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DID YOU READ

The obligatory “Trapped in the Closet” post.

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Staticin'?
We were at a party not long ago where someone was expounding at great length on levels of irony, inspired by something he’d recently read, and how each theoretical higher level reflected some more complex relationship of what was being said to what was in fact the case. He then left his cigarettes on the table, went outside to smoke a joint and never came back. Everyone speculated that he had somehow gotten himself arrested, but no one actually bothered to go outside to find out.

Our point is, we don’t know where "Trapped in the Closet" is sandwiched on that irony layer cake, being a project that was almost certainly created in earnest, appreciated for camp value, continued for camp value, and now appreciated…in earnest? Regardless, we’re enjoying the writers who attempt to engage it as art or as a cultural artifact. Jody Rosen at Slate speculates that "Surely this is the most widely viewed psychedelic chitlin-circuit soap opera in history," and finds metatextual meaning:

Trapped in the Closet is a riot, but it is also, in its way, profound. The real triumph of Kelly’s meta-love-man routine is how it underscores something essential about sex and desire: the comedy and absurdity that so often accompany the desperate lurchings of our loins. This is where Trapped in the Closet (and "Sex Planet" and the "The Zoo" and dozens of other Kelly songs yet to be recorded) shades into autobiography. Kelly will stand trial this September on child pornography charges, stemming from a videotaped encounter in which Kelly allegedly is shown urinating on an underaged paramour. Who can doubt that the outrageous stew of sex, guilt, and violence in Trapped in the Closet reflects its creator’s own outrageous legal troubles? R. Kelly knows as well as anyone that eros can be a farce, and a trap.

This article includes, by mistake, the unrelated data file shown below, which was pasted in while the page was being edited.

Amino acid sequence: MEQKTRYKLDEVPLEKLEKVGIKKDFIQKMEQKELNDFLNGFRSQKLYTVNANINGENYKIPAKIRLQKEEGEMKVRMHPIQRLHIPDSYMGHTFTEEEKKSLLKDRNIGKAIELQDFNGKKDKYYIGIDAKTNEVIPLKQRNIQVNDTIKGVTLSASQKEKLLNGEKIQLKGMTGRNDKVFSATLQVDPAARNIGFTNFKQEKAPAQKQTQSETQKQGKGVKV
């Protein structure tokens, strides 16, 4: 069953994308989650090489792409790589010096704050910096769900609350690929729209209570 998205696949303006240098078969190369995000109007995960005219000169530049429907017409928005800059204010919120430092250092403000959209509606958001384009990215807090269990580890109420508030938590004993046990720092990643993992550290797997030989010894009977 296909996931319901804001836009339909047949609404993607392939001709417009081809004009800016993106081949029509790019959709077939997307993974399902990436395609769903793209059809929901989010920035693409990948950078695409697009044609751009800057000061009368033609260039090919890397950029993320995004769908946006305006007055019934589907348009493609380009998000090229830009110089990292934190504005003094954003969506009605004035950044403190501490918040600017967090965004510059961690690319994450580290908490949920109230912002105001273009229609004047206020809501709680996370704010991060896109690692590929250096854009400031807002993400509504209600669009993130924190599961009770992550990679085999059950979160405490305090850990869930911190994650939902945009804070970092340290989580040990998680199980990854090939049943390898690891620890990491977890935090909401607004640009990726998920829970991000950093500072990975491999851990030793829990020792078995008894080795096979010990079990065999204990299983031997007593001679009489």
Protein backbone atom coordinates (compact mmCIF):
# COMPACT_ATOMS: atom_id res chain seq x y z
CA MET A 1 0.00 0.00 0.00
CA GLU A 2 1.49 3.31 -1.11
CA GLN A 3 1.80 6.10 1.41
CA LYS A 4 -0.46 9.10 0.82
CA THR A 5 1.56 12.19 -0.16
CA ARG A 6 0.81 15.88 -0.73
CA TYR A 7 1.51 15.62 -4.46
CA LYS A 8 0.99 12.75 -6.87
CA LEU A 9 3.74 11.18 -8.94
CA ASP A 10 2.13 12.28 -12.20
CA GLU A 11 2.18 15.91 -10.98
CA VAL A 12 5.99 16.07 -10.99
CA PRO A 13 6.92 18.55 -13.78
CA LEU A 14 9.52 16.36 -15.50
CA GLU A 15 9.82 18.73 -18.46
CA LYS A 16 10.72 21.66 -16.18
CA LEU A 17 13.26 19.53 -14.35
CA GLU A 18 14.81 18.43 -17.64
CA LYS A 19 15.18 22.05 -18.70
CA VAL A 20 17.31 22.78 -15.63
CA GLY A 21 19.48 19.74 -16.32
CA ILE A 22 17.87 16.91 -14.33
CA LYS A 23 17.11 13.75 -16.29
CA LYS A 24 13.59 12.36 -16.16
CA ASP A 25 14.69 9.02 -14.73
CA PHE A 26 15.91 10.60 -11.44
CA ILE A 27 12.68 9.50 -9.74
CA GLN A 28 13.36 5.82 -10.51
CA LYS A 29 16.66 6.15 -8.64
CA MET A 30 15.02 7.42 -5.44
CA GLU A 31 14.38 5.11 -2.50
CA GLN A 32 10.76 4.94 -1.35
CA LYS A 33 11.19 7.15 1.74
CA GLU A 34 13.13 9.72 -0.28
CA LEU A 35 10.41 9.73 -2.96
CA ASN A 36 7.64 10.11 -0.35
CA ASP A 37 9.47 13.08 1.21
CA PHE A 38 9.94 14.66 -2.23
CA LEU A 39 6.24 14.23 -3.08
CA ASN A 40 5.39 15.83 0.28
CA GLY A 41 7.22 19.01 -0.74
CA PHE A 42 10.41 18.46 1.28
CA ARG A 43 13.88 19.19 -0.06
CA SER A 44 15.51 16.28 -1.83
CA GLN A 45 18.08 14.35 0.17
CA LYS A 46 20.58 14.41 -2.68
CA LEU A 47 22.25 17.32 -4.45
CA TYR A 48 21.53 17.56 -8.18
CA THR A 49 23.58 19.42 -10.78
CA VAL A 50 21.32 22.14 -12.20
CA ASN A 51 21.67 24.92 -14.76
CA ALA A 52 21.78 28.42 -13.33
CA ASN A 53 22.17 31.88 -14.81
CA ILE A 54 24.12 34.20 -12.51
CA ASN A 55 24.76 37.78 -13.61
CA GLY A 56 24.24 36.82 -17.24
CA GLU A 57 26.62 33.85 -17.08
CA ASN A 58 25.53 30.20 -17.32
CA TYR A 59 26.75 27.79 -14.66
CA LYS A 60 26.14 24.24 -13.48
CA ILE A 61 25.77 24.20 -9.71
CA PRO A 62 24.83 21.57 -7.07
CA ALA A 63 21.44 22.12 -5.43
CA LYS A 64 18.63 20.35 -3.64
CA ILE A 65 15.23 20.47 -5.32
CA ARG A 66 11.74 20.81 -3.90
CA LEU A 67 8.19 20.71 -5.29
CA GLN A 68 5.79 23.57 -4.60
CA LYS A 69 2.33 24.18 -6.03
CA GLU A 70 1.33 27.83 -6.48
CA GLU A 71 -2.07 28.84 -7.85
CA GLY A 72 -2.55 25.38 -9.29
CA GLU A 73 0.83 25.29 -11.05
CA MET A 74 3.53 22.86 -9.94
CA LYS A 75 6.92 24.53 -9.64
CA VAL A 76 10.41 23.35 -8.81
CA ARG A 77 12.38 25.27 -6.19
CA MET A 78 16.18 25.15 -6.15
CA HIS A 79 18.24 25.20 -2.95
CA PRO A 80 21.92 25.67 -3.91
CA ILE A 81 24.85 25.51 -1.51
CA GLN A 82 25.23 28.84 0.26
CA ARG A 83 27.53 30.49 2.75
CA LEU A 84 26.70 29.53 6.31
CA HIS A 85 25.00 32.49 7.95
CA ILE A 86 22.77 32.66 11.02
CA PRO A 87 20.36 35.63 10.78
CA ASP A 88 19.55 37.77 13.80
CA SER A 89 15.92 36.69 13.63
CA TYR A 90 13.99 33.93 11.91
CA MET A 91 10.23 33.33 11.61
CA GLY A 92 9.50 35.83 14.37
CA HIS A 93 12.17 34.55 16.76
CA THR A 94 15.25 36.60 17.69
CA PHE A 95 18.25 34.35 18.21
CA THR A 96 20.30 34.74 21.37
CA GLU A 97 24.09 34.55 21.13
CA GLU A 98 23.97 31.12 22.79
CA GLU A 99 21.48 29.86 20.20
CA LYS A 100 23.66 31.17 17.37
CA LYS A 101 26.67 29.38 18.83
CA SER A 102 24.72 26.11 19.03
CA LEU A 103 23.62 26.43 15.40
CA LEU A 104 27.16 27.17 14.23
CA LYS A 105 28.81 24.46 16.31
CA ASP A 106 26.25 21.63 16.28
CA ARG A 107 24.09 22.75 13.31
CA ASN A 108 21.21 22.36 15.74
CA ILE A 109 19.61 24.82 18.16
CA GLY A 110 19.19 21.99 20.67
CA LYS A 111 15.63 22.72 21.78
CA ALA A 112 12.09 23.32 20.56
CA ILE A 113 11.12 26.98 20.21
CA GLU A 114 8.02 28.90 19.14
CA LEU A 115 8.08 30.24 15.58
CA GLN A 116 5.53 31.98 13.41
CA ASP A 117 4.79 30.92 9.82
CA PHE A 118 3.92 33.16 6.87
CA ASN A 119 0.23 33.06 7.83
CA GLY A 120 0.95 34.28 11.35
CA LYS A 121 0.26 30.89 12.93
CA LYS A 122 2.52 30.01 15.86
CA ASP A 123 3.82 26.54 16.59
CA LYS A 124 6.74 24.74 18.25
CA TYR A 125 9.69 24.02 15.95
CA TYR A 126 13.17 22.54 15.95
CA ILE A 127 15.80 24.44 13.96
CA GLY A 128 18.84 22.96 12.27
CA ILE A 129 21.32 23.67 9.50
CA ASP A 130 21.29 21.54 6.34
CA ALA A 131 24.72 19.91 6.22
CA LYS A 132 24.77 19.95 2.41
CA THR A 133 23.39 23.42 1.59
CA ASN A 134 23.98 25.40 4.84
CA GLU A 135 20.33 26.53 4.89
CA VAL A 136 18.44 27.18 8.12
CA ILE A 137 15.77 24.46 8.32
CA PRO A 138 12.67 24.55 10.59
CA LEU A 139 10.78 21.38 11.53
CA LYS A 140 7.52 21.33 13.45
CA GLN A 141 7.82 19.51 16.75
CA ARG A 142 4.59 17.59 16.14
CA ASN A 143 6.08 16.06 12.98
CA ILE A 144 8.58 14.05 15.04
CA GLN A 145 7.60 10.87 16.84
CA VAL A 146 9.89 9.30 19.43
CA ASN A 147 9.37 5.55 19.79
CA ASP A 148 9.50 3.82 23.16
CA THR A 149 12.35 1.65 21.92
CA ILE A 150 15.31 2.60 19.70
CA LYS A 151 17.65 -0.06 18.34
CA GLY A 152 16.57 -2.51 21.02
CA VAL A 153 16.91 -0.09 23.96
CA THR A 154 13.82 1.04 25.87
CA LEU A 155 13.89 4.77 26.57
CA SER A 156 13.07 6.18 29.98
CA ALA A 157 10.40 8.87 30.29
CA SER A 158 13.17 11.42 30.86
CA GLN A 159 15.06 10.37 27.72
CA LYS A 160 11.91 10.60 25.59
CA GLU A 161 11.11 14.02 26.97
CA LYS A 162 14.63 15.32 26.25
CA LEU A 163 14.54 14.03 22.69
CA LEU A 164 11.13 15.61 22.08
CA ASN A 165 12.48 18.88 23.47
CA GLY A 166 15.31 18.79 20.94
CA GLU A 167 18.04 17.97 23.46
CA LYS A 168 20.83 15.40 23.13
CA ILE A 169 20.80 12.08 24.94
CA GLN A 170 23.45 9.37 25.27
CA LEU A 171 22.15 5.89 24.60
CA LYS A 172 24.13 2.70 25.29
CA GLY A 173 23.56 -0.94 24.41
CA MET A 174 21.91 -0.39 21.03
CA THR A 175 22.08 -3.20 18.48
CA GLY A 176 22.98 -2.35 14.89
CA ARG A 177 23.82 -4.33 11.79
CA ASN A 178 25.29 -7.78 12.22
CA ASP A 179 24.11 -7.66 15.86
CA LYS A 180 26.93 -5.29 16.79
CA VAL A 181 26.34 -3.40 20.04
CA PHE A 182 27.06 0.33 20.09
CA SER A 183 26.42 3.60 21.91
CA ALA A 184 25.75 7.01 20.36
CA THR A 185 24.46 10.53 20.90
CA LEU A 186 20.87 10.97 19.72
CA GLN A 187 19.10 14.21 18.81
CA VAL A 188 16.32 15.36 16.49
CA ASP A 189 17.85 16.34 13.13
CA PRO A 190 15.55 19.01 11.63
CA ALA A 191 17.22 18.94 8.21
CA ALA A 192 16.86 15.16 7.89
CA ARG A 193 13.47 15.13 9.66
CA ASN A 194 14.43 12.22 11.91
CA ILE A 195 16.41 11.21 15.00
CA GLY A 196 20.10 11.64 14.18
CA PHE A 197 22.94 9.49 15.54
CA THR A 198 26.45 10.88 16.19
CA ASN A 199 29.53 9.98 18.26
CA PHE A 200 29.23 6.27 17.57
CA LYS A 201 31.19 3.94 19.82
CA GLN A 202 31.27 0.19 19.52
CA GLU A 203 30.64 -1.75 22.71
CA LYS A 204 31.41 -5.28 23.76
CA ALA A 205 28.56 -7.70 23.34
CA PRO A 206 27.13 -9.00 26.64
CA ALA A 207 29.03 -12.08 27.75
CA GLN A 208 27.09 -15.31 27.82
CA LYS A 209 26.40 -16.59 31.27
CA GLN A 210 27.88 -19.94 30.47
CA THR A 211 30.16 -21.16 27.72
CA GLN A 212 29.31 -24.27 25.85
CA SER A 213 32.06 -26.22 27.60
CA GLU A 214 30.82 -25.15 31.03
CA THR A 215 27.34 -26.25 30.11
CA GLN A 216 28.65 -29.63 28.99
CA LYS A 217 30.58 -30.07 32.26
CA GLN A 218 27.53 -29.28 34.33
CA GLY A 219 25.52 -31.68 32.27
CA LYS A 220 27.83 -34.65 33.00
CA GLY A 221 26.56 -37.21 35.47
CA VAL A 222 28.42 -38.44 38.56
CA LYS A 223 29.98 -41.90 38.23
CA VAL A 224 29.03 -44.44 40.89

Kelefa Sanneh at the New York Times also places "Trapped" in the chitlin’ circuit tradition:

Some “Trapped” fans may think they’re flattering Mr. Kelly by praising his alleged insanity or naïveté, but that’s the kind of praise that can easily sound like condescension, especially when directed (as it often is) at African-American performers. And some IFC viewers might not know that Mr. Kelly is deploying some of the same dramatic devices you can find in the world of urban theater, sometimes affectionately or derisively called the chitlin circuit.” Many of his stock characters (the pastor with a secret, the nosy neighbors, the semireformed ex-con, the stuttering pimp) and melodramatic revelations would be at home in a play by Tyler Perry, Shelly Garrett, Angela Barrow-Dunlap or David E. Talbert.

Alexis Petridis at the Guardian finds the charm in its unlikely "acts of grand folly":

These days, record companies have entire departments dedicated to preventing artists like R Kelly from perpetrating acts of grand folly such as Trapped in the Closet. Whatever you think of the end product, or indeed of Kelly himself – he is due in court on child pornography charges on September 17 – you have to be glad he has circumvented them. The increasingly beige world of rock and pop could use the occasional grand folly, however crass, idiotic, baffling and unintentionally hilarious it may be.

Karina Longworth at Spout offers a more filmic analysis. And back in 2005, Hillary Brown at Flagpole offered the über-literate take on the series, proposing you "Consider the concept of sprezzatura, or artful artlessness, a high Renaissance commitment to at least the illusion of nonchalance."

+ R. Kelly Gets the Joke (Slate)
+ Outrageous Farce From R. Kelly: He’s In on the Joke, Right? (NY Times)
+ How did R Kelly create the world’s strangest soap opera? (Guardian)
+ Trapped in the Closet: It’s Here, But it Could Be Queerer (Spout)
+ Nature Versus Nurture (Flagpole)